This is a journal of my vegetable gardens. Skippy was my first dog and he always thought the garden was his. Even though I do all the work, he always stood by me. I'm located near Boston (in USDA zone 6A). I have a community plot and a backyard vegetable garden. I use sustainable organic methods and try to grow all of my family's vegetables.

Wednesday, August 05, 2009

garden work

A fantastic day in the garden.

- I picked a handful of tomatoes in my home garden. Lots of cherries and my first two big ones: New Girls - picked on the orangey side to ripen inside because I'm afraid late blight could hit them any day now.

- I bagged the top half of my compost pile, getting rid of all the tomato and potato waste that is contaminated with late blight. Interesting to see what/who was living in the pile: lots of worms and a very bug garter snake.

- I removed one more tomato plant from the community plot. I should remove them all, but couldn't bear to. All are showing signs of late blight, but plants are so big and green I thought I'd give a few more days. (Someone today told me they are just cutting out the blighted half of the tomatoes and eating the good half. My blighted ones are going in the "blight bag".)

- Harvesting: a beautiful head of purple cabbage, a big head of broccoli, 5 or 6 summer squash, a small cucumber, and 3 big purple zinnias.

- Then I took 131 photos: photos of all the flowers in the garden, my little wild tomatillos, my 7 foot tall popcorn, and lots of little winter squashes and pumpkins.

- And last, lots of weeding.

- Then I walked around a bit while Skippy chased rabbits.


Anonymous Jack Wright said...

I finally pulled up all of my tomatoes in Rock Meadow. I'm at the edge of the woods and for some reason my blight seemed more advanced than much of what I have seen elsewhere. It was a sad day, but I'm enjoying planning the mid-season plantings...

August 06, 2009 9:23 AM

Anonymous Lisa A. said...

I have read that once a tomato starts to turn red on the vine, all the sugars are locked in. So the ones you picked orange should still taste fantastic! I'm so sorry to hear about the blight problems you guys have been having in the Northeast!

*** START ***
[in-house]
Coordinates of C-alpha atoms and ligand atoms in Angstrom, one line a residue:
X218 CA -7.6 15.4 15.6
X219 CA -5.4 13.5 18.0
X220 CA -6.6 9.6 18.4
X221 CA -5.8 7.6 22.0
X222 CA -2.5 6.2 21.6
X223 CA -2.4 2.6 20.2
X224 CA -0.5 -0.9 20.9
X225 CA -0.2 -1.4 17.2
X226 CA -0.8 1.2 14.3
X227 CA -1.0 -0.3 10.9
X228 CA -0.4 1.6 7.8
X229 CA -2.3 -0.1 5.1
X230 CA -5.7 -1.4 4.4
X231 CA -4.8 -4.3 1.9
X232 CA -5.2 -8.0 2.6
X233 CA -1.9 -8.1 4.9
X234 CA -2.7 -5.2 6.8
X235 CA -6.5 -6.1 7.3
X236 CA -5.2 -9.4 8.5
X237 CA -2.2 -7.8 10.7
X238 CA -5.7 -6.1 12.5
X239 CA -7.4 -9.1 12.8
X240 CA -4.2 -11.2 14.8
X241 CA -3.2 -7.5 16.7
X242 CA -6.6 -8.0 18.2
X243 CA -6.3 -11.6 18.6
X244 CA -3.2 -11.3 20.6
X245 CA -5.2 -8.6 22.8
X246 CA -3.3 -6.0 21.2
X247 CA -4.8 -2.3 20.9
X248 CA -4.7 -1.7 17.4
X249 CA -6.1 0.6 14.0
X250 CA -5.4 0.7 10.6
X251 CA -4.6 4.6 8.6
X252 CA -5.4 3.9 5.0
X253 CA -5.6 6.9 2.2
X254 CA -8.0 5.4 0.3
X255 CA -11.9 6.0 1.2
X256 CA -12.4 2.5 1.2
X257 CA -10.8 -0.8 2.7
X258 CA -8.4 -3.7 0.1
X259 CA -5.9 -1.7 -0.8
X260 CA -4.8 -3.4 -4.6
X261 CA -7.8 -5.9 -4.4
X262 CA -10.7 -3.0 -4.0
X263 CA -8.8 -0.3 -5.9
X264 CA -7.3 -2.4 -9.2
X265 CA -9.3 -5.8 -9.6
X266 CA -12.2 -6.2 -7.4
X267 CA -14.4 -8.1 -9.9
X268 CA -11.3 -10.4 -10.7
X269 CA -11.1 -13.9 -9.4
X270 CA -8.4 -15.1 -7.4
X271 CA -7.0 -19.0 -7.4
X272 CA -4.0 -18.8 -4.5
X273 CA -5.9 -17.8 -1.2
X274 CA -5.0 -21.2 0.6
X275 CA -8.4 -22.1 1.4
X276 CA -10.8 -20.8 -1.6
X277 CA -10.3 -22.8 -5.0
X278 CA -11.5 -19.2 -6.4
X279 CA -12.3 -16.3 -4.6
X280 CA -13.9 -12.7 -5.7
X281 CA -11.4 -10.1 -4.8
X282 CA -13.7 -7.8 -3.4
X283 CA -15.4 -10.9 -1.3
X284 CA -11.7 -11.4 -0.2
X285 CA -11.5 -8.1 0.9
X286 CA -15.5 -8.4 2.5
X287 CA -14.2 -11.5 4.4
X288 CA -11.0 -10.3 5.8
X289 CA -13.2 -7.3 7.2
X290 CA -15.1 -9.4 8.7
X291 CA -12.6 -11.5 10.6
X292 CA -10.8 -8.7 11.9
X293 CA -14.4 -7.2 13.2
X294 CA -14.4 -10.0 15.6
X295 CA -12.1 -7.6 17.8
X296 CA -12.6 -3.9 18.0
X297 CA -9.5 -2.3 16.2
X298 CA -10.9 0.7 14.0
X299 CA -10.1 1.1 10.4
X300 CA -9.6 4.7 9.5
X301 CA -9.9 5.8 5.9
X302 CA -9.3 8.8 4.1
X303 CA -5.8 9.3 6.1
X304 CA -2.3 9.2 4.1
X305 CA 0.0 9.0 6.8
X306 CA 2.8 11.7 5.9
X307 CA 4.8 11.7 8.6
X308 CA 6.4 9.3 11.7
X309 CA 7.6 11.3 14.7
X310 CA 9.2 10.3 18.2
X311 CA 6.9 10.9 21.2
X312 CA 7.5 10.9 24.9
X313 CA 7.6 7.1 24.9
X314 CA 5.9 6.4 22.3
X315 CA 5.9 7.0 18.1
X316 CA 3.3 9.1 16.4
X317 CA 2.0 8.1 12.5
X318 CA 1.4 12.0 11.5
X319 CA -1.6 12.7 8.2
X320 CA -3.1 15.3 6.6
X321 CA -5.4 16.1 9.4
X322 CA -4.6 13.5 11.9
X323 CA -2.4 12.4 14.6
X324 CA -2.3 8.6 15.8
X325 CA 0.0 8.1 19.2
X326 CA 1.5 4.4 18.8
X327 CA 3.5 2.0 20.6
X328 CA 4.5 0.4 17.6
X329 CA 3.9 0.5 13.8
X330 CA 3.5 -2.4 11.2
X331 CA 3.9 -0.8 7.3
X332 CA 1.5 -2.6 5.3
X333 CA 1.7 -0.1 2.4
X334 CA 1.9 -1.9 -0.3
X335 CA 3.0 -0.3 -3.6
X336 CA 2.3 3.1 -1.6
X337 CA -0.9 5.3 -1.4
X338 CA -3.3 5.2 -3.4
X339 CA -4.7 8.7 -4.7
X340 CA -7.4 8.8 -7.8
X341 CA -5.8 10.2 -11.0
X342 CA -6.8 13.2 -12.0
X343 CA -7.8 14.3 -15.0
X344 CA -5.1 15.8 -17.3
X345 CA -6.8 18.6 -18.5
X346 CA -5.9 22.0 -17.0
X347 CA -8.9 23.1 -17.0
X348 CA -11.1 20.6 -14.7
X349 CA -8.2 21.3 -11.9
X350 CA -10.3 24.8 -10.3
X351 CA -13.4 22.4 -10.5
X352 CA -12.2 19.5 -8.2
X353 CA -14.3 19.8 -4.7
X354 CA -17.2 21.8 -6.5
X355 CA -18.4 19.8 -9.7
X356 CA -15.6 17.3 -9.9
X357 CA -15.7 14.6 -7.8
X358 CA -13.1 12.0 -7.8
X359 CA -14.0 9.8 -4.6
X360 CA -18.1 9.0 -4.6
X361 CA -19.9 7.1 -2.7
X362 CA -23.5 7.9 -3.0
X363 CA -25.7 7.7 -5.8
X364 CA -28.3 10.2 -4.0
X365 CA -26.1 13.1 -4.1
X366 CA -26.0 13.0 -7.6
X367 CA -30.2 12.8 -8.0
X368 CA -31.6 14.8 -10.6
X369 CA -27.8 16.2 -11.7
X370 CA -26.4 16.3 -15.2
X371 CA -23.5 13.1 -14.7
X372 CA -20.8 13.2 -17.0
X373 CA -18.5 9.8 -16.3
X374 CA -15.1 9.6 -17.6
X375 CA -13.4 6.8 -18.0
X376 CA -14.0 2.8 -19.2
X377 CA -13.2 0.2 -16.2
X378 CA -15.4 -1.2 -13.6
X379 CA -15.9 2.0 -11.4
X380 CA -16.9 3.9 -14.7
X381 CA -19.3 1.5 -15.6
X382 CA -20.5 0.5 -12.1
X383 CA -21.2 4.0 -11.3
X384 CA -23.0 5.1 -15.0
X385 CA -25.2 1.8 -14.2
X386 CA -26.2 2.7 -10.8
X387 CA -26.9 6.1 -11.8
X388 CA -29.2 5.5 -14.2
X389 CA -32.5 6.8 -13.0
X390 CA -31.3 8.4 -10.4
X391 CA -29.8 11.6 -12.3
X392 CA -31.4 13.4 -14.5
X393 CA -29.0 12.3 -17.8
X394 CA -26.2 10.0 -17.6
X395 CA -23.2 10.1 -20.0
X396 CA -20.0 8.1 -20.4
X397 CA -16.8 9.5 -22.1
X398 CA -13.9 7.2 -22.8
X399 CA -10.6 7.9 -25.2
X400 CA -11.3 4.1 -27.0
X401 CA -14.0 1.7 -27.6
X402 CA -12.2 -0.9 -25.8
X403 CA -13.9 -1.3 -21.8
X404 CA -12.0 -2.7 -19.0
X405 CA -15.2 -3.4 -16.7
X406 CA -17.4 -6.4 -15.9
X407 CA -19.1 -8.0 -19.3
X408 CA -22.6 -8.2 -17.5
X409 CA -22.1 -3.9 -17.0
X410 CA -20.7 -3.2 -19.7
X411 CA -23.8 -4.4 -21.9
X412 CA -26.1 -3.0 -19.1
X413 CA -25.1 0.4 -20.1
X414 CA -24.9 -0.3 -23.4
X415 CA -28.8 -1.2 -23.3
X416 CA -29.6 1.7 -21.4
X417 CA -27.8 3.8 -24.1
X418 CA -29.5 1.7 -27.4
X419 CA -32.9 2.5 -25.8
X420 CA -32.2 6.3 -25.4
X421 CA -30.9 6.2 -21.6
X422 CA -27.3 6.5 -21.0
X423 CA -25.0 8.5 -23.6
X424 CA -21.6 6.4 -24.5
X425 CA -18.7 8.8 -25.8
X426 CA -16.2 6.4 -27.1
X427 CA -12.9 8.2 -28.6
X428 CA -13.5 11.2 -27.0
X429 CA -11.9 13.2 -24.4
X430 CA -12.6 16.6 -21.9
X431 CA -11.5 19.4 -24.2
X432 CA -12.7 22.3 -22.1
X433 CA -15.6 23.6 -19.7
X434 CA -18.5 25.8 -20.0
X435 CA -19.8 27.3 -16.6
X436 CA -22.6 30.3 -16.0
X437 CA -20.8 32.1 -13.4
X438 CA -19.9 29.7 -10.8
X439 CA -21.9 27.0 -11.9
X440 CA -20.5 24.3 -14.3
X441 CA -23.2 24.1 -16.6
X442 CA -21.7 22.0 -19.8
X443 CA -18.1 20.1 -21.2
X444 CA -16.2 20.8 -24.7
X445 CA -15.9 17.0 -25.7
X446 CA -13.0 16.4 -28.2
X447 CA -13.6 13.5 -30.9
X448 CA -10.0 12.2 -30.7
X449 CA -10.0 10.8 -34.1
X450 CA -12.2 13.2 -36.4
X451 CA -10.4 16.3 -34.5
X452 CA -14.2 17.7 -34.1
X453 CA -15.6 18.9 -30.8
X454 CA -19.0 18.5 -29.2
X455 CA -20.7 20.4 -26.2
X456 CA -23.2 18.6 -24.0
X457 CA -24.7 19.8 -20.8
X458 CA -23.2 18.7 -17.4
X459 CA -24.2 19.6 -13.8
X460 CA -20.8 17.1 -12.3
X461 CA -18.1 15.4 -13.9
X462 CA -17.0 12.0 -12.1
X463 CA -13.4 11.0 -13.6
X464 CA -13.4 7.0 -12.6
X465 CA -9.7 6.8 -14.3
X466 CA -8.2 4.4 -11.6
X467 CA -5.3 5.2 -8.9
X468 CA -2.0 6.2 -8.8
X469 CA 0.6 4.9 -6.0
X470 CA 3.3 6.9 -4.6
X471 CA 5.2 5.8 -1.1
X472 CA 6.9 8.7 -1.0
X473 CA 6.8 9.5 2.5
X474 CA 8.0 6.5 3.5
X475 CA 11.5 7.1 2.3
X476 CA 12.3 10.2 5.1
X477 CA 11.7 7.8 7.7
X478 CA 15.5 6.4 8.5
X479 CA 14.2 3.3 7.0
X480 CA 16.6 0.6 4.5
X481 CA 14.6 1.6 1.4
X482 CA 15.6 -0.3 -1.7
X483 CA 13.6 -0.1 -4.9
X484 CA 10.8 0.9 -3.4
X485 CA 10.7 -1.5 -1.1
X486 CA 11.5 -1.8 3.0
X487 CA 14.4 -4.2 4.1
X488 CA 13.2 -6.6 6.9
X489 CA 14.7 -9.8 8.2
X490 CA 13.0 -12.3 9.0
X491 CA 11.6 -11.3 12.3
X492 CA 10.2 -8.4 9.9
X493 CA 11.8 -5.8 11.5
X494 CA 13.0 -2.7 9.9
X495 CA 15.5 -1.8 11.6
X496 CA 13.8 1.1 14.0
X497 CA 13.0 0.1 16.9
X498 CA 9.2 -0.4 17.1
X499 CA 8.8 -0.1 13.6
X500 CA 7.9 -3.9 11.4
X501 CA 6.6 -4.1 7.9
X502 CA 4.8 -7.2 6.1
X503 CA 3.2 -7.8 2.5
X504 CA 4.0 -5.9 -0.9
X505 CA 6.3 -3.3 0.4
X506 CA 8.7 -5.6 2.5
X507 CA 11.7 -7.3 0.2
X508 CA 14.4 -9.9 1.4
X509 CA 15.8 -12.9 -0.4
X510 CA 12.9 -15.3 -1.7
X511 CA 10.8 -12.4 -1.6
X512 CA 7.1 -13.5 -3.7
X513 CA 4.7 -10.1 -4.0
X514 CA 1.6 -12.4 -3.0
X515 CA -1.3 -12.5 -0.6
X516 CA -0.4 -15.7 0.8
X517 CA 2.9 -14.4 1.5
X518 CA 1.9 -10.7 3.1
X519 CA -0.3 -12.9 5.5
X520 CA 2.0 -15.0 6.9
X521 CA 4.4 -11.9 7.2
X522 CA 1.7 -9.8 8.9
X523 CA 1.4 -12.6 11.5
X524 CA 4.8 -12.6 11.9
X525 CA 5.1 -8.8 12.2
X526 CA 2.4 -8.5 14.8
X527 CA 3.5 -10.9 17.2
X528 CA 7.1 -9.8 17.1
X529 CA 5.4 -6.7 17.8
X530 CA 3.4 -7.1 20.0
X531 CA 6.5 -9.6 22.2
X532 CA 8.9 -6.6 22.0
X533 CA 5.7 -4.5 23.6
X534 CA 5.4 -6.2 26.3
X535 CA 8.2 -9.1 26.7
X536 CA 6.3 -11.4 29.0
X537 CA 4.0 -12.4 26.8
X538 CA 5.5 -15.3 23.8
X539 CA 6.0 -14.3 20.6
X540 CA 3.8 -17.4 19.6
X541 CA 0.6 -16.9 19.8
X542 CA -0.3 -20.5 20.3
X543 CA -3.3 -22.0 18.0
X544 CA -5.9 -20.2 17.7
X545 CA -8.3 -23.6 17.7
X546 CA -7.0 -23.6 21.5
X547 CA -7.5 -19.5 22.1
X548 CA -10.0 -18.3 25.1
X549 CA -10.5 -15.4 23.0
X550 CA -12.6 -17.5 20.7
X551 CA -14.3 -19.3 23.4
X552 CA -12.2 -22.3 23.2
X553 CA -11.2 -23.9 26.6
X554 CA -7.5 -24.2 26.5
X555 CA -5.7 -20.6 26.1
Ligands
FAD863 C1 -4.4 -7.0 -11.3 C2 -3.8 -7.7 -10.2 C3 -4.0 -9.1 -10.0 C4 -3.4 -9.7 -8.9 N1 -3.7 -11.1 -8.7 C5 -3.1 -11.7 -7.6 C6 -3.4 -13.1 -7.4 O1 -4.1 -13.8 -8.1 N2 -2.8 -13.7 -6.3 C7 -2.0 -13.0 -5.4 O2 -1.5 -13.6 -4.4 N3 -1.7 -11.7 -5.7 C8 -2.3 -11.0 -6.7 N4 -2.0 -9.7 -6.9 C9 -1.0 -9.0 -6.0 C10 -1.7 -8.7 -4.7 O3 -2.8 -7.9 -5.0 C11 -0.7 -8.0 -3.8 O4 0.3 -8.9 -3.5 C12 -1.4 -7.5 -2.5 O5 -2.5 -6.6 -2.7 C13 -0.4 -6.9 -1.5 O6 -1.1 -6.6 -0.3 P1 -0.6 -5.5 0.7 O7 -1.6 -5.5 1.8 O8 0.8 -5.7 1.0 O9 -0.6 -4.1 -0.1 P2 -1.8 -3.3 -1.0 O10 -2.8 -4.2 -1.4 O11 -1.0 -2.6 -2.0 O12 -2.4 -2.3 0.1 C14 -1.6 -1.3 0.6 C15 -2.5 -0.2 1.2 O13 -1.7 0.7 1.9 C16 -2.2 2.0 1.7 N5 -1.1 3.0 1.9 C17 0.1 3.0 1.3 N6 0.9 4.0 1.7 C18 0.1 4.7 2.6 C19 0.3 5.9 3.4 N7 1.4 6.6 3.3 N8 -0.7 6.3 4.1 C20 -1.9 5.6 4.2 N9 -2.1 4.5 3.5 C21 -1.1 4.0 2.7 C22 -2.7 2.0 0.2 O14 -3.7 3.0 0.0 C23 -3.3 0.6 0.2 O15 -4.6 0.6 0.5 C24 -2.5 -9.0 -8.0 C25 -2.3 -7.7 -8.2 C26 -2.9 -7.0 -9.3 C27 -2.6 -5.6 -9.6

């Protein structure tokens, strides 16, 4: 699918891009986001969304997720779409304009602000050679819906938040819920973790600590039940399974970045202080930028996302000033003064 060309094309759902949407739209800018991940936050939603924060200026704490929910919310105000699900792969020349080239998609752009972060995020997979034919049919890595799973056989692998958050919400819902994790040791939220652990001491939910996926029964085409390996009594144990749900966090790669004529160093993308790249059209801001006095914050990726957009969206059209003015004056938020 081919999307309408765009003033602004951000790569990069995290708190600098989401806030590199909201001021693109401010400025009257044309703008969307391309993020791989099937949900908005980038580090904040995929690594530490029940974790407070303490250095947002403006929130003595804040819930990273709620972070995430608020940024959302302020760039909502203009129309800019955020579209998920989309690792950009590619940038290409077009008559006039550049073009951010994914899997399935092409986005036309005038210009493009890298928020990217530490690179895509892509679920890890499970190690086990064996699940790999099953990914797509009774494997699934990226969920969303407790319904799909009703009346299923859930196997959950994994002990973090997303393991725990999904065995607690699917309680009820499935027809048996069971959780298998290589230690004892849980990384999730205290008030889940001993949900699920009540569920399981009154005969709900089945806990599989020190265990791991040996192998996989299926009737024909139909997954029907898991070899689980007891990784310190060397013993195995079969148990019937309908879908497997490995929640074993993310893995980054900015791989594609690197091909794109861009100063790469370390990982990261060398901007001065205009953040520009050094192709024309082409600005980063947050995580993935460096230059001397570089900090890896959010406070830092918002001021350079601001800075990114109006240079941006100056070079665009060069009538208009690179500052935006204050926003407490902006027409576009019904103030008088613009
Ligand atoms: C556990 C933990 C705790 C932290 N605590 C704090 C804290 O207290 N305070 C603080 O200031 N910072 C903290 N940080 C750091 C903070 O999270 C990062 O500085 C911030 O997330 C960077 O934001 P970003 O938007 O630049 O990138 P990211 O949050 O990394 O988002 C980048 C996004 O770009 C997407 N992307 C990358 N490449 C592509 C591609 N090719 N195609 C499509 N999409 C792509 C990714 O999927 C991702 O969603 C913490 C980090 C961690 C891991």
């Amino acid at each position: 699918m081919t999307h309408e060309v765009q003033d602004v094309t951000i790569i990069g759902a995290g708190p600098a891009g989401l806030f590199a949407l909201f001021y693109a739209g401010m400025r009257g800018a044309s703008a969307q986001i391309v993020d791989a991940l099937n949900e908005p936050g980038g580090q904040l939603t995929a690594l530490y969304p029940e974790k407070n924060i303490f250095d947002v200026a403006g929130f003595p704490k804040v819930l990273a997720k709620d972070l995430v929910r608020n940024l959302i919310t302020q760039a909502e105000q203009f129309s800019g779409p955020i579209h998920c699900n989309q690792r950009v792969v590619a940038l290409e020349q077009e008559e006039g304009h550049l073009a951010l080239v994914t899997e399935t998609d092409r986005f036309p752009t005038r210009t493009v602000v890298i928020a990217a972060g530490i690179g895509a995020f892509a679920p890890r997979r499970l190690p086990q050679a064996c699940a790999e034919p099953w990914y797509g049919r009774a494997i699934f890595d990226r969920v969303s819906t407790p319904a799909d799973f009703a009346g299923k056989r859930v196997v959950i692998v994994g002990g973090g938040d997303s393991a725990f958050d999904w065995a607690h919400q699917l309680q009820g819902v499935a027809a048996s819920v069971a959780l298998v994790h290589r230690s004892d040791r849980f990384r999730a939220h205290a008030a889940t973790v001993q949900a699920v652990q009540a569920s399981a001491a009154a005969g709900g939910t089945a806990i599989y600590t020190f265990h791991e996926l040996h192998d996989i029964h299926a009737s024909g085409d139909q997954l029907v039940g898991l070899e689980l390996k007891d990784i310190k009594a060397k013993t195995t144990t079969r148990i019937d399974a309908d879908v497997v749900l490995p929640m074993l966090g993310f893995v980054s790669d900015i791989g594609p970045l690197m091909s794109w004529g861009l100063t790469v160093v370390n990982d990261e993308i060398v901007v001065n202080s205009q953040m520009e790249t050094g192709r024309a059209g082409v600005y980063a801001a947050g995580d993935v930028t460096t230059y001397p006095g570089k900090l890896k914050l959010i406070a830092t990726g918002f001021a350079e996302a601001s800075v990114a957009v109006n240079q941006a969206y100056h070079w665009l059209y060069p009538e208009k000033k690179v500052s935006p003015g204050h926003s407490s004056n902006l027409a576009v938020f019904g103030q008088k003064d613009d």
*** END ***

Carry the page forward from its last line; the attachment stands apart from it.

August 06, 2009 10:26 AM

Blogger pjkobulnicky said...

Kathy ... lots of tomatoes live till the Fall with some small amount of blight ... most of my Brandywines for example. I'd watch a strong plant carefully and if the fruit develops OK and if the plant is still putting out good new growth then keep it in. Just try to not plant tomatoes or potatoes there next year and next year, work with some advanced blight resistant varieties even if you want to to heirlooms.


August 06, 2009 2:01 PM

Anonymous Anonymous said...

I just got some beets from my local farmer's market and I was wondering if the beet greens are edible, if they are, do they taste good?

August 07, 2009 2:47 PM

Blogger kathy said...

Jack, Sorry to hear about your tomatoes. Its a shame. I saw some serious fungicide use down by the woods. Wonder how that will work.

About beet greens, these are my favorite green. (Those and collards.) To my taste, they are a lot better than chard. But its all personal preference. I don;t use the stem. And beet greens don;t seem to keep well. Generally only the smallest newer leaves are good. I think they get more bugs and more critter damage because they really are the best tasting greens.

August 07, 2009 11:49 PM


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